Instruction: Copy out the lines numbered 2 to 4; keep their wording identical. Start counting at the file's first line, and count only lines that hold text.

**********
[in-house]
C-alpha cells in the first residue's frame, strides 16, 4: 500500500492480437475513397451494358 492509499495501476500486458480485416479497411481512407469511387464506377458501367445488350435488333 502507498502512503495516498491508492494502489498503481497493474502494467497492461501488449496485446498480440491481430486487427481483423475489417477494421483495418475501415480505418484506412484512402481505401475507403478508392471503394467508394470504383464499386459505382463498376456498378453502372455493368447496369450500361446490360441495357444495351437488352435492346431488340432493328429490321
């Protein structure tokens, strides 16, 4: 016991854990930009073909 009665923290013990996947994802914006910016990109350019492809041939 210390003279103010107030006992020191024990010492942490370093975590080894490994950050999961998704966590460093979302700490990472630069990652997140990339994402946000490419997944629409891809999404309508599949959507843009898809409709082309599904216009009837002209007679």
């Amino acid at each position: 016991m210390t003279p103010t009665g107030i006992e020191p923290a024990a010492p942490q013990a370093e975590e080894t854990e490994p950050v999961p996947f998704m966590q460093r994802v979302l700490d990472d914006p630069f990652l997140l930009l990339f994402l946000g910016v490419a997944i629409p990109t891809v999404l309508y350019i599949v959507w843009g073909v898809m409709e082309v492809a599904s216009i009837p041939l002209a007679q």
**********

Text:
C-alpha cells in the first residue's frame, strides 16, 4: 500500500492480437475513397451494358 492509499495501476500486458480485416479497411481512407469511387464506377458501367445488350435488333 502507498502512503495516498491508492494502489498503481497493474502494467497492461501488449496485446498480440491481430486487427481483423475489417477494421483495418475501415480505418484506412484512402481505401475507403478508392471503394467508394470504383464499386459505382463498376456498378453502372455493368447496369450500361446490360441495357444495351437488352435492346431488340432493328429490321
């Protein structure tokens, strides 16, 4: 016991854990930009073909 009665923290013990996947994802914006910016990109350019492809041939 210390003279103010107030006992020191024990010492942490370093975590080894490994950050999961998704966590460093979302700490990472630069990652997140990339994402946000490419997944629409891809999404309508599949959507843009898809409709082309599904216009009837002209007679």
């Amino acid at each position: 016991m210390t003279p103010t009665g107030i006992e020191p923290a024990a010492p942490q013990a370093e975590e080894t854990e490994p950050v999961p996947f998704m966590q460093r994802v979302l700490d990472d914006p630069f990652l997140l930009l990339f994402l946000g910016v490419a997944i629409p990109t891809v999404l309508y350019i599949v959507w843009g073909v898809m409709e082309v492809a599904s216009i009837p041939l002209a007679q």